My portable mp3 player has a few hundred mV headphone out. Can I use this unit to raise it to a few volts and input that to an amplifier?
According to the manual, when the K1 switch is set to OFF, there are on-board volume control buttons that can vary the gain from −75dB to +23.8dB, in 64 discrete steps. This corresponds to voltage gains ranging from 0.1mV/V to 15.5V/V, so by setting the volume control to the correct setting, this amp would surely be able to provide you with the voltage gain you need.However, this probably wouldn’t be the best method of doing this. For one thing, most amplifiers should be able to output their full power when the input source (your MP3 player) outputs a few hundred mV. So in your case, I don’t see why you’d need a preamp before your amp. Of course some amps have a fairly high sensitivity, so I’m guessing this is the case for you, and the reason why you want this voltage gain.Also, another issue with using this Sure amp in the way you want to (which is pretty much like a preamp) is that although it produces very little distortion at low levels, distortion levels skyrocket at higher levels. For example, when outputting very low levels, such as 0.1W, its distortion will be somewhere around 0.05%, which is totally negligible (I don’t know the exact distortion level at this power output because it’s not listed, but that is a typical distortion level for a class D amp at that output level). When outputting 0.5W into 8 ohms, it produces 0.19% distortion, which is a fairly acceptable level, although not exactly great. This corresponds to an output voltage of 2V. However, when the output level increases to 1.5W into 8 ohms, distortion increases to an incredibly high level of 10%. This corresponds to an output voltage of 3.46V.The distortion level of a class D amp depends solely on the output *voltage* level (and not on the output *power*). So, when this Sure amp is outputting the 3.46V signal, it will have 10% distortion no matter what load it has, whether it’s an 8ohm speaker load, or it’s the input of your amp (which would be something like a 50kohm load). In the case of the 8 ohm load, it will be outputting 1.5W, whereas in the case of your amplifier being the load, it will be outputting an extremely low power level (due to the amp’s high input impedance). BUT, in both cases distortion will be 10%, solely due to the fact that in both cases the Sure amp is outputting a signal of 3.46V.Also note that the maximum output level of this Sure amp will depend on its power supply voltage. You will only be able to get the max 3.46V output (corresponding to 1.5Wx2 in 8ohm loads) when using a 12V supply. The lower the supply voltage, the lower the maximum output level.So, although this amp will be able to provide a voltage gain for your MP3 player, its output will start distorting quite a bit at an output level of 2V (as we saw), and will have incredibly high distortion at its max output of 3.46V. So, as I said above, this setup will work, but it wouldn’t be the best method due to the high distortion levels at the voltages you want.A better method (although, one that would probably cost more) would be to buy a dedicated preamp that is made for this type of application. Most preamps can provide fairly considerable voltage gain and can produce outputs of several volts, and can do so with distortion levels often around 0.001%, even at full output.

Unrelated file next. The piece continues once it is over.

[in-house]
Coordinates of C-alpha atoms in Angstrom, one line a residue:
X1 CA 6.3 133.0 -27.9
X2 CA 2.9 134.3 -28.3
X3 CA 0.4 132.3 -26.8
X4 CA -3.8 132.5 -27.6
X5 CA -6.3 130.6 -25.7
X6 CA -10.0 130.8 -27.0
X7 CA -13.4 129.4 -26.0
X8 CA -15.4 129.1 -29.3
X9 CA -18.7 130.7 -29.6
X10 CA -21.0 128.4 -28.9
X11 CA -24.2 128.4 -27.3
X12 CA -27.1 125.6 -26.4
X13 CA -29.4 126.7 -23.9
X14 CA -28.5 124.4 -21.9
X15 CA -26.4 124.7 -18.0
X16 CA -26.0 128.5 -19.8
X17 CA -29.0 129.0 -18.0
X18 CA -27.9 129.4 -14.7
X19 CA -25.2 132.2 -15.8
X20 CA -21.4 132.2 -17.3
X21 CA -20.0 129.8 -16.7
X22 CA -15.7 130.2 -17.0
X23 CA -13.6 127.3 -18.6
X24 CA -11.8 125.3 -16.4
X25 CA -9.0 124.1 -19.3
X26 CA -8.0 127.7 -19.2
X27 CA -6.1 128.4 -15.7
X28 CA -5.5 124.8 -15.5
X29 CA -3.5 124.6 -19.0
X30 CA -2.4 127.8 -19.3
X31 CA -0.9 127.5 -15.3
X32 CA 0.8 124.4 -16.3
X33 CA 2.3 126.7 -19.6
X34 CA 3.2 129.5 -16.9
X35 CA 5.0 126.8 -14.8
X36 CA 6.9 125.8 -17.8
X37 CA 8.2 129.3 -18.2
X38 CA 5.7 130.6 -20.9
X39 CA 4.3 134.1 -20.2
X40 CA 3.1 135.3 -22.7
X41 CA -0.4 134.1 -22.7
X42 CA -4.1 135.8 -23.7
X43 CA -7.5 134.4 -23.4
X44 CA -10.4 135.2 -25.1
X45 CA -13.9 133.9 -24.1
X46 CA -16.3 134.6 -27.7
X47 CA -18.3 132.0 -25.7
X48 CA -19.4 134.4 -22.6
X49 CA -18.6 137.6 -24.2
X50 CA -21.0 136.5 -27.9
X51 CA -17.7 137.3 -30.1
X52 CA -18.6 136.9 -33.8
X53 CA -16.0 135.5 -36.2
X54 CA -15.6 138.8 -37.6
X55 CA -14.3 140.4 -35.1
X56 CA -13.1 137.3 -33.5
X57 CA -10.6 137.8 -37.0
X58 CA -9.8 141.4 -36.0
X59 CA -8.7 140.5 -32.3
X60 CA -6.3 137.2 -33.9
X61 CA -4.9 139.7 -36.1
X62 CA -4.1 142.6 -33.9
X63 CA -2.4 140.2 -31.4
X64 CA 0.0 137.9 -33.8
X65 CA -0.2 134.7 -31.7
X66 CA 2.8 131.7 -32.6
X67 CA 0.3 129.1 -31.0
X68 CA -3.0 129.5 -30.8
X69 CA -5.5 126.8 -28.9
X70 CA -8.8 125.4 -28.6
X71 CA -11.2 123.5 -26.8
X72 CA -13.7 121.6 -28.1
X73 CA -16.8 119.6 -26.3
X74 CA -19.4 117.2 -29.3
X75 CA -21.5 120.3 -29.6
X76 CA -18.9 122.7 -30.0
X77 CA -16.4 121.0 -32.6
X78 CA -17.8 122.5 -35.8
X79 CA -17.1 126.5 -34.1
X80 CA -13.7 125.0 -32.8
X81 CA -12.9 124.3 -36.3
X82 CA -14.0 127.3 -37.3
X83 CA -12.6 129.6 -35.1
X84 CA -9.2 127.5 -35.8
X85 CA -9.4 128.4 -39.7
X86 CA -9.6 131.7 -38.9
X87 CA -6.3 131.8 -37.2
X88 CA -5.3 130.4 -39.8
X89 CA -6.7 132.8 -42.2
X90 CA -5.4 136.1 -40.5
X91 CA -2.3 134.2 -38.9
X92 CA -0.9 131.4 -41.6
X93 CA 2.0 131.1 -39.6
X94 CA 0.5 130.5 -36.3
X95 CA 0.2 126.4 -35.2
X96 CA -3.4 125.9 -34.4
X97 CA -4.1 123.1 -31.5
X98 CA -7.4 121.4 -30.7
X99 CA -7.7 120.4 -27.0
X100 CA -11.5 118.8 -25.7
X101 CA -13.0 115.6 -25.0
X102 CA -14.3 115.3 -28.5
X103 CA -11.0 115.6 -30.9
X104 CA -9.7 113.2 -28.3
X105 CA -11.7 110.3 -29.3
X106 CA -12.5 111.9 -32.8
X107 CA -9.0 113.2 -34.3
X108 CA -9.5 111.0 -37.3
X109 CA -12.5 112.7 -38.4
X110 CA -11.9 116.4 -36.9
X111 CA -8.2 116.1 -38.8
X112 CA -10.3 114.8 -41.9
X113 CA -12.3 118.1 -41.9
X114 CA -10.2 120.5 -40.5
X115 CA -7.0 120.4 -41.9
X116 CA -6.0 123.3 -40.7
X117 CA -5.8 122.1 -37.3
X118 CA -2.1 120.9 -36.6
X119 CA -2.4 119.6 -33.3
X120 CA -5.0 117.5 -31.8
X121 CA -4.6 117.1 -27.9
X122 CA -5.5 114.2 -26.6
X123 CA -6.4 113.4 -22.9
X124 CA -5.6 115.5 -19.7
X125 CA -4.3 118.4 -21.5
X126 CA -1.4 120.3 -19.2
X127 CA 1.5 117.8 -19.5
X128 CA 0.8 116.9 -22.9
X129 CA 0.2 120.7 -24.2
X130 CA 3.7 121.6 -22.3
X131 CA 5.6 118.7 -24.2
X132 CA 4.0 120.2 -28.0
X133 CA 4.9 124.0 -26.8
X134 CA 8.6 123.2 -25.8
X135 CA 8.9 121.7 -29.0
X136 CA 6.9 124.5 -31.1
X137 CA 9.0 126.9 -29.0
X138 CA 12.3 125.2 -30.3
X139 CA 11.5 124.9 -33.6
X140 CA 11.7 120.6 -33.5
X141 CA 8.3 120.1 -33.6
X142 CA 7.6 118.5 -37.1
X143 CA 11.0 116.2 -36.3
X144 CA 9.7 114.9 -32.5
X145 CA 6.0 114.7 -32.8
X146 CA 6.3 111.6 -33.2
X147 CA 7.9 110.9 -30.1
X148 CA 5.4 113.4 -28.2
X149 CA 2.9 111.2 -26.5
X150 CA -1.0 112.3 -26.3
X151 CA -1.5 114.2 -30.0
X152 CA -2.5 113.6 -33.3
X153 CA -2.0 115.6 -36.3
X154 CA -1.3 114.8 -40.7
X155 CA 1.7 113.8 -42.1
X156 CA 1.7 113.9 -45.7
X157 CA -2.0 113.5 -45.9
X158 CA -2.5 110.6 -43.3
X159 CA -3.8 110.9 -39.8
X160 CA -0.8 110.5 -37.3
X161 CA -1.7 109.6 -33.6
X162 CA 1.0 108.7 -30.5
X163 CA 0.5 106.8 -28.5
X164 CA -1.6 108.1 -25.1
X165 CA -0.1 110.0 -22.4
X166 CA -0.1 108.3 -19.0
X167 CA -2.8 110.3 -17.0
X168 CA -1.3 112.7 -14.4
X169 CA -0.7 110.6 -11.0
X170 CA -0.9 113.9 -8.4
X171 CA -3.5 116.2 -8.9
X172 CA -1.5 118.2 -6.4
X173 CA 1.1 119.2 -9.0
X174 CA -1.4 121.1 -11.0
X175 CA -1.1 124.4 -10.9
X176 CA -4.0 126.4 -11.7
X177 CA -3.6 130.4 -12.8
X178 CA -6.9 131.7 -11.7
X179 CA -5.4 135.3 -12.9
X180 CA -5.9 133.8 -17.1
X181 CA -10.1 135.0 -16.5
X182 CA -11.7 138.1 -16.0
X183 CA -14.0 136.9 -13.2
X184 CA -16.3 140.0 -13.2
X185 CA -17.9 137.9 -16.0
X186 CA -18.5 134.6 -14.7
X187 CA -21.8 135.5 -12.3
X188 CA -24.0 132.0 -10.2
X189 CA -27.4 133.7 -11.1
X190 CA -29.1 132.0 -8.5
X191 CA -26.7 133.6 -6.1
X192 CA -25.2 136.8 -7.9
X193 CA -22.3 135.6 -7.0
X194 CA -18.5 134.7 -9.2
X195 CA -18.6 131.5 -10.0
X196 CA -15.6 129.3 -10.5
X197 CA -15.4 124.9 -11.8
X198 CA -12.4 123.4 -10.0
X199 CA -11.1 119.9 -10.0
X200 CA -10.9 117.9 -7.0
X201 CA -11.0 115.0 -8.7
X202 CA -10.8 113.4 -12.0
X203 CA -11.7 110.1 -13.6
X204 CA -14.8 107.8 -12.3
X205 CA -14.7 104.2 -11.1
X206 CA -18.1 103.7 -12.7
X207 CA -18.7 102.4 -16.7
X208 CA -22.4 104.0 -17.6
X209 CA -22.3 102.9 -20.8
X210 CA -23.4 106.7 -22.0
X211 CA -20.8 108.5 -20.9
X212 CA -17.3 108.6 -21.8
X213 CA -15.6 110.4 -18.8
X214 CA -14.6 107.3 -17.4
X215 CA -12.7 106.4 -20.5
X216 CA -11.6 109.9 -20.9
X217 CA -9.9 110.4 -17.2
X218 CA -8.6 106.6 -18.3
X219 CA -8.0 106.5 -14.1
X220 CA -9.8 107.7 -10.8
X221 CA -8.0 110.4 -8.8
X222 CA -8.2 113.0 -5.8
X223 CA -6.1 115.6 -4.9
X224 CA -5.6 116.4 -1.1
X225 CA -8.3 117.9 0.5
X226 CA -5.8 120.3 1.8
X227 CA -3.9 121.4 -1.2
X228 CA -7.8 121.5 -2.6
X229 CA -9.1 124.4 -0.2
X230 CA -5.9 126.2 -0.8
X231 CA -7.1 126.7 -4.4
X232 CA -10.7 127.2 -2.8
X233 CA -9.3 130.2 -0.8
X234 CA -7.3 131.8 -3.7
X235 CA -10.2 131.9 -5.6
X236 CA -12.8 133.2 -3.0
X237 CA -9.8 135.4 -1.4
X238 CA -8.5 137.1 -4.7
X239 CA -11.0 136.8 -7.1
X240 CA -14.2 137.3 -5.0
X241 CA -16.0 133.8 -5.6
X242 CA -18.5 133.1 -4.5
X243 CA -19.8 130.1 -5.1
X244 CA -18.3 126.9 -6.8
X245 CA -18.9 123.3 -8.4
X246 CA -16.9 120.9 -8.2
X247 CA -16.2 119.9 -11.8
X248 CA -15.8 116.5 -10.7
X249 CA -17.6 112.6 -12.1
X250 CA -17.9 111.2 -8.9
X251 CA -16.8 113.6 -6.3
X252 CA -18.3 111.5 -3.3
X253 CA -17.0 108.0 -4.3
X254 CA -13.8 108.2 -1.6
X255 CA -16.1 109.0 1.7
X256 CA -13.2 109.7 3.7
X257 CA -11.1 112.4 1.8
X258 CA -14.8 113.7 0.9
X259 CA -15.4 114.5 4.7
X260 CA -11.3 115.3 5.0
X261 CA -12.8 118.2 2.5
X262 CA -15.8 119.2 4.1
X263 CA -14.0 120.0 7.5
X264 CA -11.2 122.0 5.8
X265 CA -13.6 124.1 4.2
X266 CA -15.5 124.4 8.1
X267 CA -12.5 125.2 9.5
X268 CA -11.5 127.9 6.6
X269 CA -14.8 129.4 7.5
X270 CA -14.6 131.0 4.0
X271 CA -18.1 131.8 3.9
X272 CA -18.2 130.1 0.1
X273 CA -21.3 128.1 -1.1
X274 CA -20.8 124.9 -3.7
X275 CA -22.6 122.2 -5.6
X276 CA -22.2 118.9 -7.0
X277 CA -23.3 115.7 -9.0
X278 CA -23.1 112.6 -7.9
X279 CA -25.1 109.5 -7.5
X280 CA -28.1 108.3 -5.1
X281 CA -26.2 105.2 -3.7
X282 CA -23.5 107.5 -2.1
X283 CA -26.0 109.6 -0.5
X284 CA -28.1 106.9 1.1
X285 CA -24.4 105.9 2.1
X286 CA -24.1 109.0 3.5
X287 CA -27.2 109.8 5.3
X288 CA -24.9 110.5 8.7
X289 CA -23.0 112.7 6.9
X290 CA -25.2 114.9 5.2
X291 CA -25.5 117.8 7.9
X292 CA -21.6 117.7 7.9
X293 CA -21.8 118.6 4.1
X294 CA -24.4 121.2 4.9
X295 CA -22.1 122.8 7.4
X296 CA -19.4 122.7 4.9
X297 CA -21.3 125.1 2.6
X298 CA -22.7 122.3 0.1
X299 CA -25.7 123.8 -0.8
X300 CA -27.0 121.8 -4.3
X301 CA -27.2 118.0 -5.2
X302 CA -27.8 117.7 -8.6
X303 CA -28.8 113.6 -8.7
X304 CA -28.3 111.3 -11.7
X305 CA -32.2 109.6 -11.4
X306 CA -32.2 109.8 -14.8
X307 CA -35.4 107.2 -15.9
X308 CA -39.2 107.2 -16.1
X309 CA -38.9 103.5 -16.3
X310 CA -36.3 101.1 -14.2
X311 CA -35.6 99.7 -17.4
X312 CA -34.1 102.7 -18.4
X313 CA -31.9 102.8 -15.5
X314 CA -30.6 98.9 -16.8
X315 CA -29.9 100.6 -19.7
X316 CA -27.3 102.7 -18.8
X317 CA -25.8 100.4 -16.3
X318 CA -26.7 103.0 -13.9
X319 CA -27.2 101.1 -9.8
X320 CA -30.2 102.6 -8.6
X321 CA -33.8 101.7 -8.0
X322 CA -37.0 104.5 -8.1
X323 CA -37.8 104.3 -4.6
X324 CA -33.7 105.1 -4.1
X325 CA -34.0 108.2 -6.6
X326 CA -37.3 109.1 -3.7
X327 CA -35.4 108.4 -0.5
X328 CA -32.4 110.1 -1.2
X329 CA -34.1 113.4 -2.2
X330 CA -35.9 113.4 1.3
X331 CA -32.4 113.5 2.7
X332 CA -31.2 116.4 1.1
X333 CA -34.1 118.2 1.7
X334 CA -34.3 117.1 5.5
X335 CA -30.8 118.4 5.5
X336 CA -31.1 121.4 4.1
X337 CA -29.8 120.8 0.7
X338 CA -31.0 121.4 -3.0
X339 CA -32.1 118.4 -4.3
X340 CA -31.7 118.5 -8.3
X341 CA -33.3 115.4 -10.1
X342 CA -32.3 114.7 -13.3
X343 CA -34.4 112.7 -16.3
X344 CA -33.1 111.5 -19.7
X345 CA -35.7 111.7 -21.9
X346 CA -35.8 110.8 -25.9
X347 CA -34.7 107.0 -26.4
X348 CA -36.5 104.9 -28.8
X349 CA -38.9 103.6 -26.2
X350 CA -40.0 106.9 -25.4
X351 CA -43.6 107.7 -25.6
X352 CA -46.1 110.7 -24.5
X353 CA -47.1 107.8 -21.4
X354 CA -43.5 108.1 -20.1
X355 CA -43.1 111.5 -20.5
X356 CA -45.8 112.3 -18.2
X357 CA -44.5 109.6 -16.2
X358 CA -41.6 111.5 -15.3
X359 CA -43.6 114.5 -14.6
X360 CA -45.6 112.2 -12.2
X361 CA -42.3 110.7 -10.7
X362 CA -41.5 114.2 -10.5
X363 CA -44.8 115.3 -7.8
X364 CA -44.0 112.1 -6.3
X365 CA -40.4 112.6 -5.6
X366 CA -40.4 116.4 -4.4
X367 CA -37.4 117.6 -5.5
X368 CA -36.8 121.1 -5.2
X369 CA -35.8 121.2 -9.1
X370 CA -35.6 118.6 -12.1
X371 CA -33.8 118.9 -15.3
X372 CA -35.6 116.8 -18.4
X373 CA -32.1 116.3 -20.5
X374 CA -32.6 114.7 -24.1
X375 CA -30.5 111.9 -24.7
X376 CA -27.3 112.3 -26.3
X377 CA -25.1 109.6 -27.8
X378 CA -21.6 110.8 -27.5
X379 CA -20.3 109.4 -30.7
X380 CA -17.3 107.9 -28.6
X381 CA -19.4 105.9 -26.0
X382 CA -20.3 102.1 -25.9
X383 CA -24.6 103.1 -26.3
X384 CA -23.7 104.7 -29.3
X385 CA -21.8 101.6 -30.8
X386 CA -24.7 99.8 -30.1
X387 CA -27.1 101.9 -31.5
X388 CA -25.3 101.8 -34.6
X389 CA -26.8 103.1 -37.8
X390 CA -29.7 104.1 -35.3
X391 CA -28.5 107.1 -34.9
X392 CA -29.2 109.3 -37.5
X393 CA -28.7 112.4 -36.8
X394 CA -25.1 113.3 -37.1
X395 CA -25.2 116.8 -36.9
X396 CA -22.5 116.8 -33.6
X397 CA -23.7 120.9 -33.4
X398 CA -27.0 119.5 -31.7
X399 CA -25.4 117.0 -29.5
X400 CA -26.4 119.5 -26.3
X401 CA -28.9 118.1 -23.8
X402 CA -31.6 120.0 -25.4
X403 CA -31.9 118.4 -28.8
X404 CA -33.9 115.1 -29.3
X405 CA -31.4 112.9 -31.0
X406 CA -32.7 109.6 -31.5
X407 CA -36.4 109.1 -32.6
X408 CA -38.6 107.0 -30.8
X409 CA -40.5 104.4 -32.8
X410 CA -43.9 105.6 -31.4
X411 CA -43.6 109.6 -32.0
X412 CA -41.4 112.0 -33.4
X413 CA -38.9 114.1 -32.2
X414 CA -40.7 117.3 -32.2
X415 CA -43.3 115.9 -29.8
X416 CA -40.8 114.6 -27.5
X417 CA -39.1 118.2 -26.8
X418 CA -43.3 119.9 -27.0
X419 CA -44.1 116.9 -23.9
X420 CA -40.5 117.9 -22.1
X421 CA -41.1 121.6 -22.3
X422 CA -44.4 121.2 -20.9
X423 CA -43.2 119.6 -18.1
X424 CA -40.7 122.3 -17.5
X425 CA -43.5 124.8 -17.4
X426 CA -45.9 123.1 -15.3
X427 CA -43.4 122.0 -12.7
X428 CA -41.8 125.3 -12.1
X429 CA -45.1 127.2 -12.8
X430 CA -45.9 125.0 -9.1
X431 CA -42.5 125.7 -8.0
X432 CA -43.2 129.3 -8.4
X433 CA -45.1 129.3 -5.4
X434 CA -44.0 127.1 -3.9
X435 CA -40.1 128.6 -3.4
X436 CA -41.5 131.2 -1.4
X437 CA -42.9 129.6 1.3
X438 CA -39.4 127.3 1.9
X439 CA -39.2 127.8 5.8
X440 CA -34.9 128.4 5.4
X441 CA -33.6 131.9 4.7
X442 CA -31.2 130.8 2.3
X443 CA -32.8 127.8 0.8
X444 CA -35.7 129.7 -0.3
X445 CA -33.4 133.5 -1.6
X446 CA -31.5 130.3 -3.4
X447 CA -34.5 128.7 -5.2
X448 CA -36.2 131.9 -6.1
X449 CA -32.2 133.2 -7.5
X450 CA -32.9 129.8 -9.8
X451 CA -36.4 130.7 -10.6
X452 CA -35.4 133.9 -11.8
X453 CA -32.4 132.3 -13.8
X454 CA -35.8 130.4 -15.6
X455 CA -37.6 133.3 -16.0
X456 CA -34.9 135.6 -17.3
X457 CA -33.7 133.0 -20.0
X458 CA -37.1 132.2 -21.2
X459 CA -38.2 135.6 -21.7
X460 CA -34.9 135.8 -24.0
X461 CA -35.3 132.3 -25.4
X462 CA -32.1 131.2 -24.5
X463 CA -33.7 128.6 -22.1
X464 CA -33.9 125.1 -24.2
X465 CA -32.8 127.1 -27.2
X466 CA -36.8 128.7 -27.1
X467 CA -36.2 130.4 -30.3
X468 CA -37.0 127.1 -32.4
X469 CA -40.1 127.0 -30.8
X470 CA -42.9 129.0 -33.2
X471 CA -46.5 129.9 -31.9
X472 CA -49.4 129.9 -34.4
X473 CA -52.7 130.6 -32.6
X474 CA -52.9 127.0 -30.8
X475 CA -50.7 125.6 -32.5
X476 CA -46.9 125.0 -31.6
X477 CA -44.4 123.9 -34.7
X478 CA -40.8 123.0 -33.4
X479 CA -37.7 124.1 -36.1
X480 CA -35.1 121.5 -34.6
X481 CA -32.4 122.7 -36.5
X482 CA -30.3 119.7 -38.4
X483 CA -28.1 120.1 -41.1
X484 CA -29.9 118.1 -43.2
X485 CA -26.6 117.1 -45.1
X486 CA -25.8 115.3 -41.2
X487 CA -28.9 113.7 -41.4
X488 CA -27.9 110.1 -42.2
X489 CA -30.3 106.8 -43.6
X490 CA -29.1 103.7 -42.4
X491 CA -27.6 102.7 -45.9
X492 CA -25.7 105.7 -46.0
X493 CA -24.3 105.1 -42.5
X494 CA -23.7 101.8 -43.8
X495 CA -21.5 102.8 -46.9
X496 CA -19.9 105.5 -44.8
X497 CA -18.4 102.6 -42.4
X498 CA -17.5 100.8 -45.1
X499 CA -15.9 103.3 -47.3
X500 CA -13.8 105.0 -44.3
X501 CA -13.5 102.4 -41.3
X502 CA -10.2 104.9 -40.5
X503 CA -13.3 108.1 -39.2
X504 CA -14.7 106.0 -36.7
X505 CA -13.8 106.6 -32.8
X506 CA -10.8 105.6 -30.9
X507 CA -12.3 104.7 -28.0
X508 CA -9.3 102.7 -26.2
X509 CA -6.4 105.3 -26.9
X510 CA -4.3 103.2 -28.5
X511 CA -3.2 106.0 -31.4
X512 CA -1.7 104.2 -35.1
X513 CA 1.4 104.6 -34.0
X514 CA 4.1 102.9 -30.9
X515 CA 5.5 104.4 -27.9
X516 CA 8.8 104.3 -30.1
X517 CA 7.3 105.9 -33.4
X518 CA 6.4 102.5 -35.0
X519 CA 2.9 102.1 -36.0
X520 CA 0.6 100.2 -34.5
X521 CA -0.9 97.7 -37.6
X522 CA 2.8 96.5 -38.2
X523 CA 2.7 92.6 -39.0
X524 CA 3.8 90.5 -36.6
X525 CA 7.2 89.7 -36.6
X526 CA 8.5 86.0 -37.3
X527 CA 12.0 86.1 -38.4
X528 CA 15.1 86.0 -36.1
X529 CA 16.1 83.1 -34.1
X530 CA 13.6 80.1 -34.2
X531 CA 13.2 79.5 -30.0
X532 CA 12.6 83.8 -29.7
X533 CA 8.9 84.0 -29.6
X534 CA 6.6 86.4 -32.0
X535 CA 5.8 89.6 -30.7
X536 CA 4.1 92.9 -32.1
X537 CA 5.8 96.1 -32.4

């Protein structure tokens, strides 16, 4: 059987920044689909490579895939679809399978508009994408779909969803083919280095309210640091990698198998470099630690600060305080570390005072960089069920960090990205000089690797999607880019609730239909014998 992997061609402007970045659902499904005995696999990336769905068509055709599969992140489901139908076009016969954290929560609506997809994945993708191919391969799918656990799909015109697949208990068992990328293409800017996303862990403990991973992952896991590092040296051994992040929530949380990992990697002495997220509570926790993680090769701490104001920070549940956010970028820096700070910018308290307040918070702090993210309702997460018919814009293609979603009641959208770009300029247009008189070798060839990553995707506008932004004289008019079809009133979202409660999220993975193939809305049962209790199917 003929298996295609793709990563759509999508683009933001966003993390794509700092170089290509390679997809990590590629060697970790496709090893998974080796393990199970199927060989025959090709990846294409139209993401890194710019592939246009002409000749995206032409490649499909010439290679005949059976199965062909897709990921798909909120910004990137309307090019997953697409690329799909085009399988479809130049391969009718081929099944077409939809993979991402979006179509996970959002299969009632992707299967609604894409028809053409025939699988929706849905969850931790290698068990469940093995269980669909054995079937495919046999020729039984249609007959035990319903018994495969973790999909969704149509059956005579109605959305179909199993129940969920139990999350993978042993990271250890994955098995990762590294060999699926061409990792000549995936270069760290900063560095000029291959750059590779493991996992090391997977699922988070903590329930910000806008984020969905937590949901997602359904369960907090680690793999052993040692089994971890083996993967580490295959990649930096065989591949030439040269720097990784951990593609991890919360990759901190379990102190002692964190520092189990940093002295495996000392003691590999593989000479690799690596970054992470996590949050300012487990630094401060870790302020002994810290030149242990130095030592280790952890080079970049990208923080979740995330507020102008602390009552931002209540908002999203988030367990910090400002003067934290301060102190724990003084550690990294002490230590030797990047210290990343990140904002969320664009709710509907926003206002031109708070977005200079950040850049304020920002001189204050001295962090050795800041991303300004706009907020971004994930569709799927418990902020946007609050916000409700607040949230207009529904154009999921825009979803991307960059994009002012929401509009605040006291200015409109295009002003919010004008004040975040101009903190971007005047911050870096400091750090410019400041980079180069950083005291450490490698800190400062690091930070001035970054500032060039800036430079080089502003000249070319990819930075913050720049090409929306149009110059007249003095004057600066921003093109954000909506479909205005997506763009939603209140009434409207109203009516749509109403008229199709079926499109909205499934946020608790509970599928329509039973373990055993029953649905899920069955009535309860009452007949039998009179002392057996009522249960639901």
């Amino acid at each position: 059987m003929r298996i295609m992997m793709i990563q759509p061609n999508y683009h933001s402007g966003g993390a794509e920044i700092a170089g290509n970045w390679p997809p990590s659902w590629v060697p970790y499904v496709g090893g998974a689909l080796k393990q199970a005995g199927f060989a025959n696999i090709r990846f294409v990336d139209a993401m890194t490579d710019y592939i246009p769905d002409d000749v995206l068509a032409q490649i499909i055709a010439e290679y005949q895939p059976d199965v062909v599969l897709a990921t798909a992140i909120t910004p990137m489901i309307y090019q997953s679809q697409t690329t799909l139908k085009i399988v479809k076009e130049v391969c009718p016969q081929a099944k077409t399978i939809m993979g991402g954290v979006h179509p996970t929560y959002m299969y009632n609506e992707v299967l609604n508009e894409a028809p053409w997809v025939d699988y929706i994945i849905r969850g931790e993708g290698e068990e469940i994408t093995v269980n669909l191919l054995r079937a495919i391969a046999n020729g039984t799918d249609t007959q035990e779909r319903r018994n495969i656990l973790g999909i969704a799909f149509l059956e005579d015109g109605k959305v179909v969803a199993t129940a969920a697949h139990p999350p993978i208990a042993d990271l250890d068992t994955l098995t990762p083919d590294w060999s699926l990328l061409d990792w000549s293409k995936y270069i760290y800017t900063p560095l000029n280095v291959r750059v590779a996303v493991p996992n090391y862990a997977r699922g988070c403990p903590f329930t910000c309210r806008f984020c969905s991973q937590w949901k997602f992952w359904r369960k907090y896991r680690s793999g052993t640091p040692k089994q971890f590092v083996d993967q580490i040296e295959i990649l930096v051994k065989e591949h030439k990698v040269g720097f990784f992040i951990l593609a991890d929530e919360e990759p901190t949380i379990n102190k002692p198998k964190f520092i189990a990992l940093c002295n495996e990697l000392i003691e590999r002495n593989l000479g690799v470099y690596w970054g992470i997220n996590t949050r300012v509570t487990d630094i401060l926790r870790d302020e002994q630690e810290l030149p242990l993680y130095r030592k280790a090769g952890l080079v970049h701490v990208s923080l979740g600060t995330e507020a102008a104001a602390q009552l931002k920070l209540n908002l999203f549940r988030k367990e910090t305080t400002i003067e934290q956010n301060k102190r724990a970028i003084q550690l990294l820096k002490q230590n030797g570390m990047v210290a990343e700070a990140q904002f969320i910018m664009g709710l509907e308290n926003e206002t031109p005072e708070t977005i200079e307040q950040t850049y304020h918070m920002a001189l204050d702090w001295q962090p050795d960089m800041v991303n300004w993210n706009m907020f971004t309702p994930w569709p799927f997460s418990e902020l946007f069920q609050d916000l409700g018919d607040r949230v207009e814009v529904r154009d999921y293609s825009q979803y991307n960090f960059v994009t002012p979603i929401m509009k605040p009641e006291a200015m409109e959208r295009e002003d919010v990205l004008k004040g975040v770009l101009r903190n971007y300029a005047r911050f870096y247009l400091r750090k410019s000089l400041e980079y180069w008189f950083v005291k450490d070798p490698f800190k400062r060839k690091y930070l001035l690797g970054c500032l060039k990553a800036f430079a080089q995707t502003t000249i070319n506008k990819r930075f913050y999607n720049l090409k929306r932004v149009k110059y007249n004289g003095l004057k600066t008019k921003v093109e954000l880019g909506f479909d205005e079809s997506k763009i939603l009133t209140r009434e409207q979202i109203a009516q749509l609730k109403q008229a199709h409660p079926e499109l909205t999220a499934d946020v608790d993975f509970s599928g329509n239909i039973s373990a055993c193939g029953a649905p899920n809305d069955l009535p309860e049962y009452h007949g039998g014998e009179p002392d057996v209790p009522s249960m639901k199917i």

Date published: 2011-12-25